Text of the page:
For Samoa, as one of the pilot countries on New Zealand’s Recognised Seasonal Employer (RSE) scheme, the tenth anniversary of the scheme is a milestone. It follows the signing of PACER Plus in June and its accompanying Arrangement on Labour Mobility, aimed at enhancing and coordinating existing programs on labour mobility regionally.
Now the third largest contributing country to the RSE, Samoa has benefitted this season from an estimated AUD$10 million injected into the economy, with approximately 1600 people employed through the program. With the New Zealand Government’s announcement of a NZ$10 million funding increase over the next five years to explore other industry options for the scheme, it is possible that the coming years will see continuing expansion of employment options and skillsets for Samoan workers.
The RSE has left a lasting mark on Samoans, who now refer locally to seasonal workers as ‘au piki’ – literally translating as ‘group pickers’, a reflection of both the horticultural focus of the current scheme and the fact that seasonal work is often undertaken as a coordinated village effort. The opportunities offered by the RSE are significant. Within five months, workers in New Zealand can earn more than three times the average annual wage in Samoa. But the work is often strenuous, with the physical distance from families placing an additional burden on au piki.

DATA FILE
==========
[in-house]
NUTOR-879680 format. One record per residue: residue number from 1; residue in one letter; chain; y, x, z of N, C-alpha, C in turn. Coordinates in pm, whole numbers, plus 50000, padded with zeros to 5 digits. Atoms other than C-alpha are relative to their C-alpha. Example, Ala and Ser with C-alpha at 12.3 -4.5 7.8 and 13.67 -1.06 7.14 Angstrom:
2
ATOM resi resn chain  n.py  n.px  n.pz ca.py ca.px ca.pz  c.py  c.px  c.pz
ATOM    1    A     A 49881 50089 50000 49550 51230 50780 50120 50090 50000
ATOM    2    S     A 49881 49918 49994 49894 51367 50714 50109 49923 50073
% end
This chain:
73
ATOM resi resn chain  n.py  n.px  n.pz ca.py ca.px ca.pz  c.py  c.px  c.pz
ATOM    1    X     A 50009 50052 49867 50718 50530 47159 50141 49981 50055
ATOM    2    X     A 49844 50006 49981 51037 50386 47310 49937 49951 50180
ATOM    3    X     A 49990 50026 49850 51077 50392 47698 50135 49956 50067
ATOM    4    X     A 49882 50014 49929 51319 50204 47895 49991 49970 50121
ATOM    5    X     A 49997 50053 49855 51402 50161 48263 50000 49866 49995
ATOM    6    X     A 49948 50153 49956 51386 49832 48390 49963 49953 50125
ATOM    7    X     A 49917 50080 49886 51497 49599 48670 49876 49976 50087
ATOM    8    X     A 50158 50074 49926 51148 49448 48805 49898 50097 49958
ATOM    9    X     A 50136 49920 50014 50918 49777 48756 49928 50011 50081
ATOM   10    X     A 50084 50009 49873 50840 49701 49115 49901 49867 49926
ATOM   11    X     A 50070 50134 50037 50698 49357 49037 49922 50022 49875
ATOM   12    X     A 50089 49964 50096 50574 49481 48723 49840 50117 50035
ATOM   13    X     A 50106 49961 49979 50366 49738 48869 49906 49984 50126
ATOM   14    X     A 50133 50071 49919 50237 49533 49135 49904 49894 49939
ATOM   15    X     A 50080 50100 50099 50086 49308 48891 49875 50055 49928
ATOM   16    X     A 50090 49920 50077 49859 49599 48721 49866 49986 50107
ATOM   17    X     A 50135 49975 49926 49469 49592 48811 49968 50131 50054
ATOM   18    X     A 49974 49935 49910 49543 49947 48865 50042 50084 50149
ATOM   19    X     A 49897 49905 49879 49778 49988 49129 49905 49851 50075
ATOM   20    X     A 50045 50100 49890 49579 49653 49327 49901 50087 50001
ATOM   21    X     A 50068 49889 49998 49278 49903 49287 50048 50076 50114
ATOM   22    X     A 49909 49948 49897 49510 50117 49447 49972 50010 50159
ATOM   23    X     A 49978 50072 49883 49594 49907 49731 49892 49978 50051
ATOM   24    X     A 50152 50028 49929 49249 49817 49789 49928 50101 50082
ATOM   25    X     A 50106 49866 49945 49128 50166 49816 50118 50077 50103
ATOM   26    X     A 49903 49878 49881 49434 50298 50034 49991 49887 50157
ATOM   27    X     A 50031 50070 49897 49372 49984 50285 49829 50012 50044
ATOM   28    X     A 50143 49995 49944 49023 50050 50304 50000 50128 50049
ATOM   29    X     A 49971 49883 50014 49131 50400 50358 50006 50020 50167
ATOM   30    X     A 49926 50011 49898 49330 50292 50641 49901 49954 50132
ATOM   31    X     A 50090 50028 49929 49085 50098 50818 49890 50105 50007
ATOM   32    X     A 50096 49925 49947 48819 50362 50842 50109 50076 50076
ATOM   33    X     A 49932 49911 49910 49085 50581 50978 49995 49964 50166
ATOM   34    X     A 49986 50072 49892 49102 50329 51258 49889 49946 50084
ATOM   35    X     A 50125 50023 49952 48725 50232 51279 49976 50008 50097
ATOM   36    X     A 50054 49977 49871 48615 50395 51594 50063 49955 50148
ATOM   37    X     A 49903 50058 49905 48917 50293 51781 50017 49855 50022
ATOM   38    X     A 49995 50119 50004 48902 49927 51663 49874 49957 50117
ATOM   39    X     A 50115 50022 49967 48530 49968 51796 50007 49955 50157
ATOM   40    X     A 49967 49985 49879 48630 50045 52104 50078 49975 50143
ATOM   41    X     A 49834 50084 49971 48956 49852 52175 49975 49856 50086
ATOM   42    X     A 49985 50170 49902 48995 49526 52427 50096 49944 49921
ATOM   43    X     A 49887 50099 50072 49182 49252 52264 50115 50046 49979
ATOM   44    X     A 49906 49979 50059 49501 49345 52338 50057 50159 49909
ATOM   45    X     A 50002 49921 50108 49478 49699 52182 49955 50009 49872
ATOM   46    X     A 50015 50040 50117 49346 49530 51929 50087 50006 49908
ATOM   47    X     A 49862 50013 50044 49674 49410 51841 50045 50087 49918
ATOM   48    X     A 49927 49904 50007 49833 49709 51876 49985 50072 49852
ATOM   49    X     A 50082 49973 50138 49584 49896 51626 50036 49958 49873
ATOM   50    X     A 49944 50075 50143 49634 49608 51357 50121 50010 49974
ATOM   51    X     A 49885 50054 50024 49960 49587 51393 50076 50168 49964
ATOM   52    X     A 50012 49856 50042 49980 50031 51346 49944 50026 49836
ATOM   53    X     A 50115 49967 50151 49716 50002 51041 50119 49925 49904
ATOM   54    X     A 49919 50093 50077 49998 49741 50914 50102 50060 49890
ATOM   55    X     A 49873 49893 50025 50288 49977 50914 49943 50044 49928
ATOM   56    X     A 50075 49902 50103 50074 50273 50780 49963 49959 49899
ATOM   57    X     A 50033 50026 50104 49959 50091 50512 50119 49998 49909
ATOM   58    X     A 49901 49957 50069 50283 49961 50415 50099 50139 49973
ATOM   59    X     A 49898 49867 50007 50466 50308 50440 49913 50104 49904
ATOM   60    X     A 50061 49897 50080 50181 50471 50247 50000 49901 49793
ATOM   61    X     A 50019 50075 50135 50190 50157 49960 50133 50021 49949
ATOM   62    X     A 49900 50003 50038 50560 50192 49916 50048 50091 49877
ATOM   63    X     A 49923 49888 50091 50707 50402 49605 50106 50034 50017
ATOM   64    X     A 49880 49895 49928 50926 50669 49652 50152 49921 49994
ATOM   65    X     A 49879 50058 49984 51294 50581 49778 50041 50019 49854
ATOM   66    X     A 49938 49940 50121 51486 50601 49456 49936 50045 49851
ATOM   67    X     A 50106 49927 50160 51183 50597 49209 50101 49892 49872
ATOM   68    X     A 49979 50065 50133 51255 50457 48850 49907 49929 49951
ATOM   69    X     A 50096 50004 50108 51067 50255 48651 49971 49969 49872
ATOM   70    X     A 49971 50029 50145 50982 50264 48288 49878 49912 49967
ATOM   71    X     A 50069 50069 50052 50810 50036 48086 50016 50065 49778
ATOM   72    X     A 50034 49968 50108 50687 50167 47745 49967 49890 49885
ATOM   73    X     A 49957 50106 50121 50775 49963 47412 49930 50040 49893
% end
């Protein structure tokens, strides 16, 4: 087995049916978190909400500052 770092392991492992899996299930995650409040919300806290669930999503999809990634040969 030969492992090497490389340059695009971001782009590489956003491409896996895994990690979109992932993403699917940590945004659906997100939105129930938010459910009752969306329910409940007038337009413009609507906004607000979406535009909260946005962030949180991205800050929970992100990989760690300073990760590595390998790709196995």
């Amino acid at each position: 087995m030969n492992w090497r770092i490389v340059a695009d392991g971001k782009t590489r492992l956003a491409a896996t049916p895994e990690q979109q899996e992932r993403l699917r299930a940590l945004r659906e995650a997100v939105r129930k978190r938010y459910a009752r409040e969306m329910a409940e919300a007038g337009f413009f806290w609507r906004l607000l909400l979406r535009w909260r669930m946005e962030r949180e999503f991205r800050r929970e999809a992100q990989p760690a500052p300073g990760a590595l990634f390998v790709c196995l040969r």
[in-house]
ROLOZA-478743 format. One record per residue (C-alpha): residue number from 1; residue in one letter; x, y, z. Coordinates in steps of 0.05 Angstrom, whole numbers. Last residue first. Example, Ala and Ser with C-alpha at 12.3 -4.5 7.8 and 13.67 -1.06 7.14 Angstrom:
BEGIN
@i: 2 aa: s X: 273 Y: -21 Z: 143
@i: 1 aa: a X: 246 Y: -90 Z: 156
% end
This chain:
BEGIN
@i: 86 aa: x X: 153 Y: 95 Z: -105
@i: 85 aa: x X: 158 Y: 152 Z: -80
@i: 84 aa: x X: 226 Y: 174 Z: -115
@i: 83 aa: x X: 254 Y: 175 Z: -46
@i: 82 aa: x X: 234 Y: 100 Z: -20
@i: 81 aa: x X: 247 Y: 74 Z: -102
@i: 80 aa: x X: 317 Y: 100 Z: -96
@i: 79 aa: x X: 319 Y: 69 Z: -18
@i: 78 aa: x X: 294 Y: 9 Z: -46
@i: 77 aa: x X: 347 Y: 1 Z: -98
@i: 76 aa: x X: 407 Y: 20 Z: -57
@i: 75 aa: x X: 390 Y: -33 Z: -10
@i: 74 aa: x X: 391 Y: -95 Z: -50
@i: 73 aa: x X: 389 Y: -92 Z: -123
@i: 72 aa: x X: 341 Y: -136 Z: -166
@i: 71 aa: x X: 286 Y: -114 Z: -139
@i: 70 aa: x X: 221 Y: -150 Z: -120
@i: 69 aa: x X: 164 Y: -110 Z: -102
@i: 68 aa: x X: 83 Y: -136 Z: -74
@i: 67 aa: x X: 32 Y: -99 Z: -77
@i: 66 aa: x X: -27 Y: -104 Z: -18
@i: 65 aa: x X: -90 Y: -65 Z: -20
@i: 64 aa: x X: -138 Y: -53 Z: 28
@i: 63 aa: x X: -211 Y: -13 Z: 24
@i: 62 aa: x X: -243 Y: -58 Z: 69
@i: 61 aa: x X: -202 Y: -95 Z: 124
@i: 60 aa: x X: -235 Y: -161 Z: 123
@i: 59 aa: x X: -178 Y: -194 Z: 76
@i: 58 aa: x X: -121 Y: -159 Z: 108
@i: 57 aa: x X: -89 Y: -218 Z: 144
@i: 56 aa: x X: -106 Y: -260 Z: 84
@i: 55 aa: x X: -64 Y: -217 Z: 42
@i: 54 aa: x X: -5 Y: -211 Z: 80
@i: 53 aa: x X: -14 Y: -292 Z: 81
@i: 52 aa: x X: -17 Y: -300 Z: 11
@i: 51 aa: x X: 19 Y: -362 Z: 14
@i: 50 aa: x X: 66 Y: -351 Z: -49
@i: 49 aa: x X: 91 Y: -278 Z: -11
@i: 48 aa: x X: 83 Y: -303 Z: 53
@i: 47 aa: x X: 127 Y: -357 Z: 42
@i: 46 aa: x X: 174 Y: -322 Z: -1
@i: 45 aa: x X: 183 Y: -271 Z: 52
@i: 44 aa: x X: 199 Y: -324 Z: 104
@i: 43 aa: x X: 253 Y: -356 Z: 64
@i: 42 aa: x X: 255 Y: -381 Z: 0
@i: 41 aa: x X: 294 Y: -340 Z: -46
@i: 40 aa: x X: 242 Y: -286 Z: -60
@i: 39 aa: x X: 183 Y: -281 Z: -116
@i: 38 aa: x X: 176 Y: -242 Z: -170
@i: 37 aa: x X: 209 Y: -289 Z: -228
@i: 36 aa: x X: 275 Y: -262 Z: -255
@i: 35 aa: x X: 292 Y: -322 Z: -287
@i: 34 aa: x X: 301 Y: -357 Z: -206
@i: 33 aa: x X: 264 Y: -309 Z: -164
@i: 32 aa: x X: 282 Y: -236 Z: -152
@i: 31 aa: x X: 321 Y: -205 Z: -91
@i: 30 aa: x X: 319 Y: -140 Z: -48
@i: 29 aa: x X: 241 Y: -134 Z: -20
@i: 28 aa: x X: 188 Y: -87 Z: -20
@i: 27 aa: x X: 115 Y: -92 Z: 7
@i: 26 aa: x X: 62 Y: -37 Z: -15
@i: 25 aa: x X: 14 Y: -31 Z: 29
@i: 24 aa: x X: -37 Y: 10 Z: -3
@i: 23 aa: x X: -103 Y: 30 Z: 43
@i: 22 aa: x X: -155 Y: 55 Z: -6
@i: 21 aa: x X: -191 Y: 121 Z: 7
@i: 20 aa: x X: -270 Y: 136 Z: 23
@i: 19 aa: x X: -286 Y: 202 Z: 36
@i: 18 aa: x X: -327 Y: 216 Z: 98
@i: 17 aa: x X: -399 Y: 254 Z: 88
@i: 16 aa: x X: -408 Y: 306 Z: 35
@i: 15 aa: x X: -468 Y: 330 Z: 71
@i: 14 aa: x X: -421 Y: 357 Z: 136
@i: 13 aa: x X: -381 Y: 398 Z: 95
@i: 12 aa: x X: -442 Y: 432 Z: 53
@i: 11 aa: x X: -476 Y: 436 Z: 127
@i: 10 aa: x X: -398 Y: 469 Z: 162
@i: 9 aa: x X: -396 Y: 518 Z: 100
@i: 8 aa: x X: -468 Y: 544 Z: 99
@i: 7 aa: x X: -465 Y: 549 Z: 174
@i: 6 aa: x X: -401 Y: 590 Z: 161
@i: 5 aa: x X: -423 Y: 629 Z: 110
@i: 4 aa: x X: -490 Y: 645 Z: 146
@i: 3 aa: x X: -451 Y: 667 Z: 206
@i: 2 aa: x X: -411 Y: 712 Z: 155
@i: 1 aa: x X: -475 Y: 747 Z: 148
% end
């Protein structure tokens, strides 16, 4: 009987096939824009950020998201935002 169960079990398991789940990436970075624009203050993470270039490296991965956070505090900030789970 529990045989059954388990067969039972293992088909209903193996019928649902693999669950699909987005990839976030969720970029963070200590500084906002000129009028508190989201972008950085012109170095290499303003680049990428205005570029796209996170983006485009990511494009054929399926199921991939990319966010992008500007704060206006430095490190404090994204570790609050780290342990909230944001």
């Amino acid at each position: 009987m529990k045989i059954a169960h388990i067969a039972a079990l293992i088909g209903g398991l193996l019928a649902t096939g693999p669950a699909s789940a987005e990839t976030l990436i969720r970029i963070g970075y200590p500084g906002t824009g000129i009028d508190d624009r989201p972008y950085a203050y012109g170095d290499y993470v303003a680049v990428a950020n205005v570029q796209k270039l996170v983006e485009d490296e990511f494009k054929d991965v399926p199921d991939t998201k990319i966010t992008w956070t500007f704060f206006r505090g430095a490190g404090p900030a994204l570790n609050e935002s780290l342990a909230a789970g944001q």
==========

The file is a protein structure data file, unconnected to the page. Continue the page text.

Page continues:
Mitiana Arbon reached out to a Samoan seasonal worker from his family village of Tafua tai, Savai’i for his reflections on what it is like to be an RSE au piki.
Can you tell me about yourself?
I am from a small village of Tafua tai, Savai’i, Samoa. When I am not in New Zealand working, I am at home looking after my parents who both passed away last year in January and December. I also collect coconut and charcoal and sometimes roast the coconuts before taking them to the shops to sell. I also look after my family’s animals like pigs, chickens and cows. There is a lot of work involved, but it is rewarding in the end. I am also my family’s right hand when it comes to organising things in the village and church.
How many times have you participated as a seasonal worker and what made you decide to be one?
I have been going to New Zealand for eight years from 2007-2015, as the opportunity to be a seasonal worker was too good to pass. When the New Zealand and Samoan government program came up for seasonal work I thought it was a chance to do something different. There were two different types of work programs, one was through the government and the other through village and church. I went through the government with another guy in my village and that time I was a group leader.
The minister from my village then also asked the government about sending more people from the village and church so that the other families can get the benefits as well. Now I can see how much has changed in the village since the program started. Families are living in better housing as well as having cars. Some villages have even built new churches, bigger than before.
Now, there are lots of seasonal workers from my village including my brother as well. But since our parents were sick we both decided to stay home and look after them. Now with them both gone we wouldn’t mind doing it again.
Where did you go to in New Zealand as a seasonal worker?